Any thing special about silver soldering on a front sight? I have had plenty of experience welding/brazing TIG and gas welding but really have not done much soldering Iím assuming that the barrel is cleaned and brought to bear metal solder is place between the sight and barrel and held in the correct orientation and the heat is applied so the solder will melt and bond the two pieces together? When doing this are you aplying heat to the joint or trying to heat up the part to the temperature of the solders melting point? What works best the wire/strips of silver solder and flux or the paste? I have some of the 1100 degree solder paste from Brownells would this be good to use for a Ruger Blackhawk sight or should I get something with a cooler soldering temp? Iím debating two options on this front sight and am just trying to figure out what way I should go
Two ways to do it, tin and sweat, or prep and use thin sheets precut and sweat on. Lots of care must be taken to insure it being level and in line.
Many different grades of silver solder at varying temps most all will work and not damage bbl steel.
God Bless Our Troops -- Retired Tool & Die Maker -- The center of an Aspirin is the same size as the center of the moon, aim for the center.
Hi swany,Originally Posted by swany
Is the front site on the Blackhawk already installed with silver solder?
I did some research on silver soldering a few years ago. I remember that silver solder can come undone when the product is Hot Salt Blued. Belgiun Blue and that type is used on Doubles because of the silver used to join the barrels.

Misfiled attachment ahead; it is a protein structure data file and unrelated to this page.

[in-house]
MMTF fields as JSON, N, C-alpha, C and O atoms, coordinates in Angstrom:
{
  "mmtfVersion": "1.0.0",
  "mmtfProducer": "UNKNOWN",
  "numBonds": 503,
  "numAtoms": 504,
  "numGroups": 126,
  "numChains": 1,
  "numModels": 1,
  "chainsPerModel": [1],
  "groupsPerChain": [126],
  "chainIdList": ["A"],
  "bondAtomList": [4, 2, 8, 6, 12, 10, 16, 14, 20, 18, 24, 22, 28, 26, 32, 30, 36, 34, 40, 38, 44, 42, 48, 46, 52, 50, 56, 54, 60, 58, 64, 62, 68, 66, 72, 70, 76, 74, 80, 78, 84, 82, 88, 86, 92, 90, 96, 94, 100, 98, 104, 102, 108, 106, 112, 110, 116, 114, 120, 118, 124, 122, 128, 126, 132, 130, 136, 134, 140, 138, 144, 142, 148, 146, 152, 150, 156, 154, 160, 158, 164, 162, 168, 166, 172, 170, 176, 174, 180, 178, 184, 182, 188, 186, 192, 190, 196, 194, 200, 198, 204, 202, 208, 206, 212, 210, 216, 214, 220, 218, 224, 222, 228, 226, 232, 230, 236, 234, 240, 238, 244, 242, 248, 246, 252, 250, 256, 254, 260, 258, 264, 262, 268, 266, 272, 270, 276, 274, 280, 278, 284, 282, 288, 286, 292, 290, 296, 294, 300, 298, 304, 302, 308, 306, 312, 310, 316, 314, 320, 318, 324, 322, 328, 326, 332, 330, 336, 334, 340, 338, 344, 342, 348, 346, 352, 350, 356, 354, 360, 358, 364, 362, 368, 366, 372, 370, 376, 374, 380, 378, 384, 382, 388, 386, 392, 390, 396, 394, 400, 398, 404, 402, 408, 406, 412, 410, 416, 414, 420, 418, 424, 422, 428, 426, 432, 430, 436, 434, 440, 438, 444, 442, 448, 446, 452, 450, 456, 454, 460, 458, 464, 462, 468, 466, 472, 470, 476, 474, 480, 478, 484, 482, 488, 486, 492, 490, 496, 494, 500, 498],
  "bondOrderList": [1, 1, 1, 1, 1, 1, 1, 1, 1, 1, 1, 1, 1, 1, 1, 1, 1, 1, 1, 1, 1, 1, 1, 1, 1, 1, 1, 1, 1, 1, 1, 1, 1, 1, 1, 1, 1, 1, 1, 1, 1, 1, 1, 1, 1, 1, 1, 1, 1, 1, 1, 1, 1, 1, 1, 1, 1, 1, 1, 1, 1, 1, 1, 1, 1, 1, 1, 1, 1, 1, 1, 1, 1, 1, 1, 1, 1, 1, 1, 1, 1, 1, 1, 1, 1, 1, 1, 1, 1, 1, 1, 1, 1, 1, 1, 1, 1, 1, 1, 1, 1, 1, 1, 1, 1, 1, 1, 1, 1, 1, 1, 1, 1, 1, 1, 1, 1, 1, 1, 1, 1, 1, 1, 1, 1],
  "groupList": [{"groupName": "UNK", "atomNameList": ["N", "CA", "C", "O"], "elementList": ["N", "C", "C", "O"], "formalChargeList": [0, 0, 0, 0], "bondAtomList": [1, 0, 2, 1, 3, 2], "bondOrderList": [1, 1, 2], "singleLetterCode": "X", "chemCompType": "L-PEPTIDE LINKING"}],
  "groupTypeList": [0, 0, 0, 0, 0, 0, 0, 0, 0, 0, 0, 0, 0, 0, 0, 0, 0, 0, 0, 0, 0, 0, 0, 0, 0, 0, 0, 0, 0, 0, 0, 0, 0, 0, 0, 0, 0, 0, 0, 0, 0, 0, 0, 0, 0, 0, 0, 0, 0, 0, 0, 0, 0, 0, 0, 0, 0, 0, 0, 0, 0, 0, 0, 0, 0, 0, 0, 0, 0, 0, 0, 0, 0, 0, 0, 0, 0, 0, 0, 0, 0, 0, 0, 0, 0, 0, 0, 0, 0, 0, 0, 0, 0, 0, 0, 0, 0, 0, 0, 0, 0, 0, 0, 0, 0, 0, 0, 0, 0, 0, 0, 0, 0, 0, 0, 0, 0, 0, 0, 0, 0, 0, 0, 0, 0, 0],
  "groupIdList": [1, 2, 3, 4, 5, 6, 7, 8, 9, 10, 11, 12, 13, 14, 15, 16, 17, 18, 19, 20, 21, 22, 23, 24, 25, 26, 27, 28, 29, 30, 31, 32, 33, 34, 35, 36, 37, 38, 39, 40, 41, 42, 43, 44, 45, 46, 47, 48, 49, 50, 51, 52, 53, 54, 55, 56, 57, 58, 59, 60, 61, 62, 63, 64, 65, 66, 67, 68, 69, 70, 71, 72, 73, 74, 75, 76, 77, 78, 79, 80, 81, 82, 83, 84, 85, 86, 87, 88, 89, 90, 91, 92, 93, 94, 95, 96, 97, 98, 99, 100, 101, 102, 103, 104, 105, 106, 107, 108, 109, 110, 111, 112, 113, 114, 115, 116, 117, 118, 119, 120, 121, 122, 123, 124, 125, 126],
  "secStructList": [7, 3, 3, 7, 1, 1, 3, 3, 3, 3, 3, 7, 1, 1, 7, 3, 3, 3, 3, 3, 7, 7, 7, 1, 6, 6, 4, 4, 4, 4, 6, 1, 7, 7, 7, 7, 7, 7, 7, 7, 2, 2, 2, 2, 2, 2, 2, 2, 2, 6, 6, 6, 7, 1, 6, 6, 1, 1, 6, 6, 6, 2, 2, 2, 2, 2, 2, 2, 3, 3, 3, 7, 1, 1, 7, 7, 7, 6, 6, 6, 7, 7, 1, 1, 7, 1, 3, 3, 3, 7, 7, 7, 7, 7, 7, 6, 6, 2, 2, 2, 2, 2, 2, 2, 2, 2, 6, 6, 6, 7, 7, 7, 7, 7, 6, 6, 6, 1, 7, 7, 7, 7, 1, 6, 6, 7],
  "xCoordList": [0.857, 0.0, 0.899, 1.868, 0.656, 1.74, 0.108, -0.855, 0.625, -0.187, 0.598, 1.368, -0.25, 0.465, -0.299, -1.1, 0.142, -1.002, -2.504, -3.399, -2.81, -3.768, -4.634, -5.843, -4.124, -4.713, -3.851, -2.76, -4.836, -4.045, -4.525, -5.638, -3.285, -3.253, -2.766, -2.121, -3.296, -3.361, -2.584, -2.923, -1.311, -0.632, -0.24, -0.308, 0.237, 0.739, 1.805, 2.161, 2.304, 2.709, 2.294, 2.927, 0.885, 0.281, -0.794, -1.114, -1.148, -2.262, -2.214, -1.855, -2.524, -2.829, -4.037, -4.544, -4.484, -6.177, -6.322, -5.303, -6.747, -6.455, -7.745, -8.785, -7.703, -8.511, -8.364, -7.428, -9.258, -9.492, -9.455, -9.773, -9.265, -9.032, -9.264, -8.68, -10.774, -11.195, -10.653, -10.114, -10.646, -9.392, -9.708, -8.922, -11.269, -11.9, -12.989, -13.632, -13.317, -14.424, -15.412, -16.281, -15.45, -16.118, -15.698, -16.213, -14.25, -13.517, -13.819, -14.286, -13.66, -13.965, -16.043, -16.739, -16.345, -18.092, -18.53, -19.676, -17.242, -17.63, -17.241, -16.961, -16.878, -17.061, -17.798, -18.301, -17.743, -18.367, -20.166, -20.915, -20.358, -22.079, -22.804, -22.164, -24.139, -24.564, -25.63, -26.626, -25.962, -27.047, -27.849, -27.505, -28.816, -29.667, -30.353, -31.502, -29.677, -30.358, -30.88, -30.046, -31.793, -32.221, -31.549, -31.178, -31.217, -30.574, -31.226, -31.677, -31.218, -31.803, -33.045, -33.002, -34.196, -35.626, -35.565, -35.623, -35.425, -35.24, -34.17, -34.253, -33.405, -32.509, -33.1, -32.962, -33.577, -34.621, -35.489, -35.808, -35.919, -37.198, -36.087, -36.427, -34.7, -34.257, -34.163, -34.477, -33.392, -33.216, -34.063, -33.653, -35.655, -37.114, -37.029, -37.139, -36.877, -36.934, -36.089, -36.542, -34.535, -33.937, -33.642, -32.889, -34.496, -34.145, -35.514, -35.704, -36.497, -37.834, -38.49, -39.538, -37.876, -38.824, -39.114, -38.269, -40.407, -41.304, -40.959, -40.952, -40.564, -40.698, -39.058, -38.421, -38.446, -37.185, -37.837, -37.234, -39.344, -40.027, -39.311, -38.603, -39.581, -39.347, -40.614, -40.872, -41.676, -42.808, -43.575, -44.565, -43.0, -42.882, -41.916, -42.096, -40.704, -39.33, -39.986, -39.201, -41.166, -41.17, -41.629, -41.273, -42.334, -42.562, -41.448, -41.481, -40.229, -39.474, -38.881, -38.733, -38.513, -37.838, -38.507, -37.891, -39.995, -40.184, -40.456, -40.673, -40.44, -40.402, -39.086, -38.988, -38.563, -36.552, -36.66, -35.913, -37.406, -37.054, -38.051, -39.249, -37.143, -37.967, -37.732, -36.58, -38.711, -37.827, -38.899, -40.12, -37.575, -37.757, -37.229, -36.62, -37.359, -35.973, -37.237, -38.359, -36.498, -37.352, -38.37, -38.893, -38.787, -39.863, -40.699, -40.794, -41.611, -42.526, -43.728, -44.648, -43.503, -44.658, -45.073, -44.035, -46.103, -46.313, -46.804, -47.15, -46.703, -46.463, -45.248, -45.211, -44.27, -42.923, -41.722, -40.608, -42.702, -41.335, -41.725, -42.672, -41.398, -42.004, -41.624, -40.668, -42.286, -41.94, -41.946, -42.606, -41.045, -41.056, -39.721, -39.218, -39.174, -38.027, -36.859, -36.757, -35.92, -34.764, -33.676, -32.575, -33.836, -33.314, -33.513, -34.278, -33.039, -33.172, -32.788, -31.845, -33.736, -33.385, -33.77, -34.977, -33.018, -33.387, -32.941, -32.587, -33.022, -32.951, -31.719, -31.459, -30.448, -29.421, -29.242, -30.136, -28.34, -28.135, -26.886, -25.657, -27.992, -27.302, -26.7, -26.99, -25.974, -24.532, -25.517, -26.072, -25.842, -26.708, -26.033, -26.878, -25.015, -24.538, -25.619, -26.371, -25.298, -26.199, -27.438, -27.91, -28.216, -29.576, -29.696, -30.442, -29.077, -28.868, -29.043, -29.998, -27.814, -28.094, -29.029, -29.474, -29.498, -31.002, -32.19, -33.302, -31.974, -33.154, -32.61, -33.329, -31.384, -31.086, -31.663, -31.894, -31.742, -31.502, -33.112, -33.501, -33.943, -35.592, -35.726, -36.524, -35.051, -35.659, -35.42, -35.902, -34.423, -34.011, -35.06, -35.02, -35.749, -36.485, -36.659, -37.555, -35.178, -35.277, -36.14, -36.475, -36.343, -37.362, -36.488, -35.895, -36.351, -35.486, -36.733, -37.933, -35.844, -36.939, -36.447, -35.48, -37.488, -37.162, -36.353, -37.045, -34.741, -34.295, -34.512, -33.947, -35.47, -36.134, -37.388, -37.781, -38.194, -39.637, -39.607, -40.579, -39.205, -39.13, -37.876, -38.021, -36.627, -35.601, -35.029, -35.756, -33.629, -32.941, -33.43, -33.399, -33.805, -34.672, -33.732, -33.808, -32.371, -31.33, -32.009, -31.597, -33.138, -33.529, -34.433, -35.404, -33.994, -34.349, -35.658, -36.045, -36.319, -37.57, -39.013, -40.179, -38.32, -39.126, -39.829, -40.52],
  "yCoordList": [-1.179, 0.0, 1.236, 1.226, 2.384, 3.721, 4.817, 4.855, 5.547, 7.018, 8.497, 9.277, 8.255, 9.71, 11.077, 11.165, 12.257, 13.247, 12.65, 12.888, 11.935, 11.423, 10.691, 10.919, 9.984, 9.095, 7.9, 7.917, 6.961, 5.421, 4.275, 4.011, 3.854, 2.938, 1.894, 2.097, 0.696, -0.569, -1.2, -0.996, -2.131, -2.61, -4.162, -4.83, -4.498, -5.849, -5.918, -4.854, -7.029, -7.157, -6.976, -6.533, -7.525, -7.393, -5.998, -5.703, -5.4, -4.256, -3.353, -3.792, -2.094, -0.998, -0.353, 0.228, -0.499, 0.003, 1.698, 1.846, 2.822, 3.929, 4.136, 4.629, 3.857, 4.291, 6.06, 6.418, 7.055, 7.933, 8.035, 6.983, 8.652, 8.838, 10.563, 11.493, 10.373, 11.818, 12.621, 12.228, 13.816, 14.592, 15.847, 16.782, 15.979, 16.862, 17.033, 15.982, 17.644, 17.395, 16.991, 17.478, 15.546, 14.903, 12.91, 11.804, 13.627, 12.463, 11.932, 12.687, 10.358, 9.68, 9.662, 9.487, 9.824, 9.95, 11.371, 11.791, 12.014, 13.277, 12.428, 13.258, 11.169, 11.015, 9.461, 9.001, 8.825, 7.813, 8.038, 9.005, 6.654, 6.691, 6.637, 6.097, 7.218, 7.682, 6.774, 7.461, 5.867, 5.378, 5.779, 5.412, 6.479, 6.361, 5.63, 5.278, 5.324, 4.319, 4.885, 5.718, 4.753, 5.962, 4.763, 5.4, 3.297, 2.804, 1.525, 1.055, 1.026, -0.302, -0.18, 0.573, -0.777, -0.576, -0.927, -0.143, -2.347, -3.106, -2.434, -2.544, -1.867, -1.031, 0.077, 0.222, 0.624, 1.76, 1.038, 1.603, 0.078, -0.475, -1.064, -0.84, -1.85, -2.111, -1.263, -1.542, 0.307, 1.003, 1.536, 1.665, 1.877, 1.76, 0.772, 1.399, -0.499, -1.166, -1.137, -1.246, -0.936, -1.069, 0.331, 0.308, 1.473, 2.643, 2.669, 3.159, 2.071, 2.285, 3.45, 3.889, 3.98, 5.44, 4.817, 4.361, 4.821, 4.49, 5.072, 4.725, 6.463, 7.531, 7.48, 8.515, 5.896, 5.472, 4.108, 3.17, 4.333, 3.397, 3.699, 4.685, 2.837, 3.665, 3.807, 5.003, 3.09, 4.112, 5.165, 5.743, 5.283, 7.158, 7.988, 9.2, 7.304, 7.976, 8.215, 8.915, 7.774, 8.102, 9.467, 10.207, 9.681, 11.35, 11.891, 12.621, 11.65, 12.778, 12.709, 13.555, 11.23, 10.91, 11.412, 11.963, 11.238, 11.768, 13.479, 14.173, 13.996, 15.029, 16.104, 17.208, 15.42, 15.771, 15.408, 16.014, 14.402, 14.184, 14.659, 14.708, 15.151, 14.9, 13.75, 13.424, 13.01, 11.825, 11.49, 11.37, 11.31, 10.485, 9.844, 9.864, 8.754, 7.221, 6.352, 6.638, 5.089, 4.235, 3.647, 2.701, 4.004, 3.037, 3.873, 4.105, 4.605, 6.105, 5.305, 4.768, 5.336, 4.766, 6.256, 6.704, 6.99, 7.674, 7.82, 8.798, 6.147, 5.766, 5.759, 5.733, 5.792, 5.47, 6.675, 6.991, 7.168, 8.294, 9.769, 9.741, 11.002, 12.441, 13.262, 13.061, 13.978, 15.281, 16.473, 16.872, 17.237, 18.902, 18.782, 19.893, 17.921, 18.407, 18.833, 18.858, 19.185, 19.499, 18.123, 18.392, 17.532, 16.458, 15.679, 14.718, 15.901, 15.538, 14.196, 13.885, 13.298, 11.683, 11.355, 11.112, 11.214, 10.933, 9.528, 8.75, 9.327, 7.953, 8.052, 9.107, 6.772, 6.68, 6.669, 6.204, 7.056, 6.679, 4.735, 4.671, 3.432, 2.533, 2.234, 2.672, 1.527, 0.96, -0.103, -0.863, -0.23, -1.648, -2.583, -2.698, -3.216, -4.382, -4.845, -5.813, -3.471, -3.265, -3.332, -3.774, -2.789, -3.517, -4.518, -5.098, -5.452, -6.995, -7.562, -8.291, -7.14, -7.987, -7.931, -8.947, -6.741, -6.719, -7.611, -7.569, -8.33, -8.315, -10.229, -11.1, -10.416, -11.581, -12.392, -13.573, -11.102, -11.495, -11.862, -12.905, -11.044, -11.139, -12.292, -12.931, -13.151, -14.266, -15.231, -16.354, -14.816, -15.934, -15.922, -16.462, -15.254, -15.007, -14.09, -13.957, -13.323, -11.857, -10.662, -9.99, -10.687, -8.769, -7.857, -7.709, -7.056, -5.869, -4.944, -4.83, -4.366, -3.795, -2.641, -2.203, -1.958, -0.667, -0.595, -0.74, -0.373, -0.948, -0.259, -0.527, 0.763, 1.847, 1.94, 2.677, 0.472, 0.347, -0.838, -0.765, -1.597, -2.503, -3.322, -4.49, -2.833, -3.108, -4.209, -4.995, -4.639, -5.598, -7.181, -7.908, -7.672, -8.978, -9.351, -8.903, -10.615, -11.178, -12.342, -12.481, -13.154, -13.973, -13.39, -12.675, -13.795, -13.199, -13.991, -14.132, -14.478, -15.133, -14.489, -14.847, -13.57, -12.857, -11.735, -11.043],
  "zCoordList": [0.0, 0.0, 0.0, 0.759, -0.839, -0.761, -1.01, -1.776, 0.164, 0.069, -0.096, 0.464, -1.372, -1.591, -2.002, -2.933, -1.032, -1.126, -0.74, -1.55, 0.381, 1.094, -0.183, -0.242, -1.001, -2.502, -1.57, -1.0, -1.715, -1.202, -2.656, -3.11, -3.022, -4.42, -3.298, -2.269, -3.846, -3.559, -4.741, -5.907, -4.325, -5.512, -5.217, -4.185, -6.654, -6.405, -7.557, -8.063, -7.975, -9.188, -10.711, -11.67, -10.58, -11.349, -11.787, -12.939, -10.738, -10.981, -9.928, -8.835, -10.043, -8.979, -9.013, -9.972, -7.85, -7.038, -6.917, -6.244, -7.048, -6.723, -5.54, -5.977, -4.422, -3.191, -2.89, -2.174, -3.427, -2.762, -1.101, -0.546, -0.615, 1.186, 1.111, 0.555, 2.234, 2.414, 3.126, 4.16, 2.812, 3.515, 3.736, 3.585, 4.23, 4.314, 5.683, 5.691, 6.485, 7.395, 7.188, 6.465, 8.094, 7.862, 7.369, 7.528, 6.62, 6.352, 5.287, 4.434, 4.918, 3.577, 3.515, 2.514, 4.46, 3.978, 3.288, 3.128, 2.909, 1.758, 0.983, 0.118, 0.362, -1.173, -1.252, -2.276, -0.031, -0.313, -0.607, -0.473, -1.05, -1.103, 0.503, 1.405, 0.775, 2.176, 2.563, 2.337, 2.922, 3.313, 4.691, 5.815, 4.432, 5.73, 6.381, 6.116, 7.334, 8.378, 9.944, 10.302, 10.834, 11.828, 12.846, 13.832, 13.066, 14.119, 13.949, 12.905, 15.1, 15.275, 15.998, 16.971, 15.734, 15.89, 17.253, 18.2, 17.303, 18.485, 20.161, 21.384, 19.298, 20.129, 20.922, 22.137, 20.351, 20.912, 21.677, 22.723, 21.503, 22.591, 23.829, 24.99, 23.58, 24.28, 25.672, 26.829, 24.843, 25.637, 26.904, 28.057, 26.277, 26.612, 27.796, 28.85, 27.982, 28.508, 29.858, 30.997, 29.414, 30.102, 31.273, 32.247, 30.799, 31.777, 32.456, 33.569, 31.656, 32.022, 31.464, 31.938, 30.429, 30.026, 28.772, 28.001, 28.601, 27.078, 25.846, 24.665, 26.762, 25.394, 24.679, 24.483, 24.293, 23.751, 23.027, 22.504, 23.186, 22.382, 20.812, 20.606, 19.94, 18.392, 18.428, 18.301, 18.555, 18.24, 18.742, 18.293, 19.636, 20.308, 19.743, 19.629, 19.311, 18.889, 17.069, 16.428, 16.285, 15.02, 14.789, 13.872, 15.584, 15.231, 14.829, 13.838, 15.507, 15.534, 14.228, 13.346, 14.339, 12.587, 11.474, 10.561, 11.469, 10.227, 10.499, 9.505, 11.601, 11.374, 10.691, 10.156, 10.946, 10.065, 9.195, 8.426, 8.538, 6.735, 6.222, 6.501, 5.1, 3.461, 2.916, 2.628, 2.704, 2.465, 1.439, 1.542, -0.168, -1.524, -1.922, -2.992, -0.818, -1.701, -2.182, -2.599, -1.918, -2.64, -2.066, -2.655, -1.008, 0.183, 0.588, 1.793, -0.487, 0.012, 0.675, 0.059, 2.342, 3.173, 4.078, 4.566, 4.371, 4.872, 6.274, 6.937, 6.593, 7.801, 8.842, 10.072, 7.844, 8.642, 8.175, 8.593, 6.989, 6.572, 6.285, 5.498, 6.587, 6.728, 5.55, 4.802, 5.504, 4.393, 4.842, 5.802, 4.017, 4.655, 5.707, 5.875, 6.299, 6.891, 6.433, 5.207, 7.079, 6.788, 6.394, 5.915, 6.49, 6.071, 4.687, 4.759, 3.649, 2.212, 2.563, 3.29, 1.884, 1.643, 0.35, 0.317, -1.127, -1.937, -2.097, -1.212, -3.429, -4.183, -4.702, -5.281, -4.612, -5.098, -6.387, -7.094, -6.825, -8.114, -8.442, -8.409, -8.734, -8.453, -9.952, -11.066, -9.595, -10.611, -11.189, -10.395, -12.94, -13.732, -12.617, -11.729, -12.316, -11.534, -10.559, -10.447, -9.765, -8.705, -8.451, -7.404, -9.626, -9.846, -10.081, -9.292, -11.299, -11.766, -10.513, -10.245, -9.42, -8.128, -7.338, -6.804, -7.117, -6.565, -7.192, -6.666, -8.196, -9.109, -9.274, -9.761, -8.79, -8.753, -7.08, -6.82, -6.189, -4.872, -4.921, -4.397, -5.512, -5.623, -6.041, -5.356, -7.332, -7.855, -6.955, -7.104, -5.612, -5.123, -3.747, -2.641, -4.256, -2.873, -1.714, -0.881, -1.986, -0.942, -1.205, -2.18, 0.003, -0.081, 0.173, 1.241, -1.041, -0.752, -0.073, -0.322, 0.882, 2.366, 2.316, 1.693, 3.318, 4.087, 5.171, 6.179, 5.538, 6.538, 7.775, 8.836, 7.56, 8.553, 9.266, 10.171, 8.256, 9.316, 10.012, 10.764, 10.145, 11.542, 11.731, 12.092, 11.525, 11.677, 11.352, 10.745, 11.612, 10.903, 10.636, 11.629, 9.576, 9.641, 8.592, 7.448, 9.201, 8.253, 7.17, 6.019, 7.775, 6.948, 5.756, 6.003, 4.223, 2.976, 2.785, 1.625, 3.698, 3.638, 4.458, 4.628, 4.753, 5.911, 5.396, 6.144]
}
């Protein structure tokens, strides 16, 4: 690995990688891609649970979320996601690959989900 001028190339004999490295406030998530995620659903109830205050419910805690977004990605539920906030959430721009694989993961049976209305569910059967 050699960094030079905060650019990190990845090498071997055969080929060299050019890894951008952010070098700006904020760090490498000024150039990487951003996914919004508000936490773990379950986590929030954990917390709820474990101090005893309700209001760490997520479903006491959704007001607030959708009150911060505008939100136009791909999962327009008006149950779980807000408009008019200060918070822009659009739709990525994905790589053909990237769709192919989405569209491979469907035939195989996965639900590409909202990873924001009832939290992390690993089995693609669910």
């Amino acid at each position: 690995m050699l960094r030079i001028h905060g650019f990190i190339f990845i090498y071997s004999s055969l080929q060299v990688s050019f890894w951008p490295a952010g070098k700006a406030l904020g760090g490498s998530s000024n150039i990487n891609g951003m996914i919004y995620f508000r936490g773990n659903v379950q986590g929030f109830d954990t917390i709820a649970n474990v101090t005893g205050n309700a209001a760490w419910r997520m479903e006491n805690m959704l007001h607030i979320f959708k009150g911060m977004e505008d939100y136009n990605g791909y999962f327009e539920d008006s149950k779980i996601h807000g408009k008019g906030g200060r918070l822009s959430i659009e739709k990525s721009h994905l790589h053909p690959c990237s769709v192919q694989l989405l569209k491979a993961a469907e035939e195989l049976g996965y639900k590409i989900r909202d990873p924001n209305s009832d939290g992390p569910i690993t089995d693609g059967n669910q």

So if we use silver to solder a site, does that change how it would have to be blued?
This whole comment is meant to be a question. I'm not sure if I'm remembering my stuff correctly.
I believe you might have it backwards about the shotgun barrels. The silver solder is the good stuff. The old lead/tin solder is the stuff that comes apart when hot blueing. I had it happen to an old A. H. Fox 12 gauge of mine. The gunsmith was supposed to be a heck of a rifle guy but evidently he didn't know about old double guns. Anyway, the silver solder has a much higher melting point than the lead. The lead solder is another reason I've always been told not to use solvents like Hoppes #9 on the outside of old shotgun barrels as it is a lead solvent. I did it for years before I ever heard of that but never had any trouble. Of course, I always just wiped it on then back off for cleaning and didn't leave it wet.
But back to the sight, I'd be interested in details of how to do it also as I have a Mauser .22 that needs its front sight soldered back on. My plan was to simply put it in place with a hose clamp over the ramp and go shoot the rifle to check for left and right deviations and adjust by tapping the front side to side and when it's shooting perfect, solder it on right there. The sheet solder and already have it in place. Either that or get it positioned then mark the edges with a fine scribe so I can remove it and put it back exactly. I doubt the line would show afterwords but if it did, a tiny blueing touch up should take care of it.
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